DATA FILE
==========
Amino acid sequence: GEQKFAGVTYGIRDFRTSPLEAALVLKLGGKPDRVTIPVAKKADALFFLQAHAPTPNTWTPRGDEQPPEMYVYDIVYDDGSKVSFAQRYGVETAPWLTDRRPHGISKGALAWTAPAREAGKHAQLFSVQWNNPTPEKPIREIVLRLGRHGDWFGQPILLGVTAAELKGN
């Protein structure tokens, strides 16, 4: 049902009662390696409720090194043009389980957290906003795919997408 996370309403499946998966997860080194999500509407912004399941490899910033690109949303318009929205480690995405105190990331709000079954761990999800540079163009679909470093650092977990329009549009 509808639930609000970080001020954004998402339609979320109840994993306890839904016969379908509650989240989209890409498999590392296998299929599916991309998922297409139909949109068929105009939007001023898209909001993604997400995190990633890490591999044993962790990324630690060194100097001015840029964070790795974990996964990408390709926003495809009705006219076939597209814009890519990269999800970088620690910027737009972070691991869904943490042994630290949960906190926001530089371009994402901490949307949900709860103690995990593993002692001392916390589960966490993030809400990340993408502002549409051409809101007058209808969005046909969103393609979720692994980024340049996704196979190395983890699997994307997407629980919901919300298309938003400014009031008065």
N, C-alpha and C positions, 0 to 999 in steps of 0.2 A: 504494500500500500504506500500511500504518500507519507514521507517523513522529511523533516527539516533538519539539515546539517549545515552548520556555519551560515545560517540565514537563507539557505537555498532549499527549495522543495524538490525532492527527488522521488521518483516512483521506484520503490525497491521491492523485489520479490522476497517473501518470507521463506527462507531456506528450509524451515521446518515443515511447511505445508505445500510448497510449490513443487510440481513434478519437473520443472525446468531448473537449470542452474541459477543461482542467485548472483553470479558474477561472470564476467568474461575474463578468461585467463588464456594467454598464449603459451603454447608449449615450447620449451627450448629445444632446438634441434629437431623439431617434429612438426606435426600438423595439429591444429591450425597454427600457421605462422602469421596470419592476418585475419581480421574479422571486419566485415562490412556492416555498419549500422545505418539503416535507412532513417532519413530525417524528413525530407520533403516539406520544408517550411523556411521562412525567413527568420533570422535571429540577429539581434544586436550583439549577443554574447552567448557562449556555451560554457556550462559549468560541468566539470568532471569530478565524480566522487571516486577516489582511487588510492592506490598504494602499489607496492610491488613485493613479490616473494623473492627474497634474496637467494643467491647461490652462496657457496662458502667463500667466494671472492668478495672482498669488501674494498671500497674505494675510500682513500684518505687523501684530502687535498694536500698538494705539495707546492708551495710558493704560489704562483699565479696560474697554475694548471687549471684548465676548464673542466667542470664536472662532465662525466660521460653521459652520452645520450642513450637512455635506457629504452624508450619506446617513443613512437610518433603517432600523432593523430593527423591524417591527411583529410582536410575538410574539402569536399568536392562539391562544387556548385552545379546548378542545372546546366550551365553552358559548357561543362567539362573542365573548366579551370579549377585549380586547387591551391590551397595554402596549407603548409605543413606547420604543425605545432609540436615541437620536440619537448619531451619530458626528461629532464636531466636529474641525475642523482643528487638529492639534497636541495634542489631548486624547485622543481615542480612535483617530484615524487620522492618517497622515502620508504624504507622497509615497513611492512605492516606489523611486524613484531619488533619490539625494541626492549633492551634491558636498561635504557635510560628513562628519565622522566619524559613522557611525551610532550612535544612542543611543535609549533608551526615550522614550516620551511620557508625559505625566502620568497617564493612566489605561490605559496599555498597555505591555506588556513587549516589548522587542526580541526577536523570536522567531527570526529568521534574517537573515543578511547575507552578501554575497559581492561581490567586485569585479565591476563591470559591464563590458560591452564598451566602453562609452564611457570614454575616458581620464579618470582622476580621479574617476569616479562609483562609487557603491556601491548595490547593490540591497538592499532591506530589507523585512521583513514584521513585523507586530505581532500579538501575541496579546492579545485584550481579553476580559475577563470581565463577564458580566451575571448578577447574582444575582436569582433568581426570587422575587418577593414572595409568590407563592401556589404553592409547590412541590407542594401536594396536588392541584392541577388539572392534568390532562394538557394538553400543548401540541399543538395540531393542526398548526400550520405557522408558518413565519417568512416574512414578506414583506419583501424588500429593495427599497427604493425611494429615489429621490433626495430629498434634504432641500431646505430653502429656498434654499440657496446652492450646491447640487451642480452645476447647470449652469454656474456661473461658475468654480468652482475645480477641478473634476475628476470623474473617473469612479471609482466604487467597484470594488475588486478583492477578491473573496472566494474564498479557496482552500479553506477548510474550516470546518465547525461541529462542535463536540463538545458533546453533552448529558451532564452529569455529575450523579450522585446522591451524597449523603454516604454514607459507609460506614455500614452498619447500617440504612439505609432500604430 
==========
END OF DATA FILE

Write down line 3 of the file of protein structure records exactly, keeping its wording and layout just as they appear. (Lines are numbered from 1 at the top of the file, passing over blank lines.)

N, C-alpha and C positions, 0 to 999 in steps of 0.2 A: 504494500500500500504506500500511500504518500507519507514521507517523513522529511523533516527539516533538519539539515546539517549545515552548520556555519551560515545560517540565514537563507539557505537555498532549499527549495522543495524538490525532492527527488522521488521518483516512483521506484520503490525497491521491492523485489520479490522476497517473501518470507521463506527462507531456506528450509524451515521446518515443515511447511505445508505445500510448497510449490513443487510440481513434478519437473520443472525446468531448473537449470542452474541459477543461482542467485548472483553470479558474477561472470564476467568474461575474463578468461585467463588464456594467454598464449603459451603454447608449449615450447620449451627450448629445444632446438634441434629437431623439431617434429612438426606435426600438423595439429591444429591450425597454427600457421605462422602469421596470419592476418585475419581480421574479422571486419566485415562490412556492416555498419549500422545505418539503416535507412532513417532519413530525417524528413525530407520533403516539406520544408517550411523556411521562412525567413527568420533570422535571429540577429539581434544586436550583439549577443554574447552567448557562449556555451560554457556550462559549468560541468566539470568532471569530478565524480566522487571516486577516489582511487588510492592506490598504494602499489607496492610491488613485493613479490616473494623473492627474497634474496637467494643467491647461490652462496657457496662458502667463500667466494671472492668478495672482498669488501674494498671500497674505494675510500682513500684518505687523501684530502687535498694536500698538494705539495707546492708551495710558493704560489704562483699565479696560474697554475694548471687549471684548465676548464673542466667542470664536472662532465662525466660521460653521459652520452645520450642513450637512455635506457629504452624508450619506446617513443613512437610518433603517432600523432593523430593527423591524417591527411583529410582536410575538410574539402569536399568536392562539391562544387556548385552545379546548378542545372546546366550551365553552358559548357561543362567539362573542365573548366579551370579549377585549380586547387591551391590551397595554402596549407603548409605543413606547420604543425605545432609540436615541437620536440619537448619531451619530458626528461629532464636531466636529474641525475642523482643528487638529492639534497636541495634542489631548486624547485622543481615542480612535483617530484615524487620522492618517497622515502620508504624504507622497509615497513611492512605492516606489523611486524613484531619488533619490539625494541626492549633492551634491558636498561635504557635510560628513562628519565622522566619524559613522557611525551610532550612535544612542543611543535609549533608551526615550522614550516620551511620557508625559505625566502620568497617564493612566489605561490605559496599555498597555505591555506588556513587549516589548522587542526580541526577536523570536522567531527570526529568521534574517537573515543578511547575507552578501554575497559581492561581490567586485569585479565591476563591470559591464563590458560591452564598451566602453562609452564611457570614454575616458581620464579618470582622476580621479574617476569616479562609483562609487557603491556601491548595490547593490540591497538592499532591506530589507523585512521583513514584521513585523507586530505581532500579538501575541496579546492579545485584550481579553476580559475577563470581565463577564458580566451575571448578577447574582444575582436569582433568581426570587422575587418577593414572595409568590407563592401556589404553592409547590412541590407542594401536594396536588392541584392541577388539572392534568390532562394538557394538553400543548401540541399543538395540531393542526398548526400550520405557522408558518413565519417568512416574512414578506414583506419583501424588500429593495427599497427604493425611494429615489429621490433626495430629498434634504432641500431646505430653502429656498434654499440657496446652492450646491447640487451642480452645476447647470449652469454656474456661473461658475468654480468652482475645480477641478473634476475628476470623474473617473469612479471609482466604487467597484470594488475588486478583492477578491473573496472566494474564498479557496482552500479553506477548510474550516470546518465547525461541529462542535463536540463538545458533546453533552448529558451532564452529569455529575450523579450522585446522591451524597449523603454516604454514607459507609460506614455500614452498619447500617440504612439505609432500604430 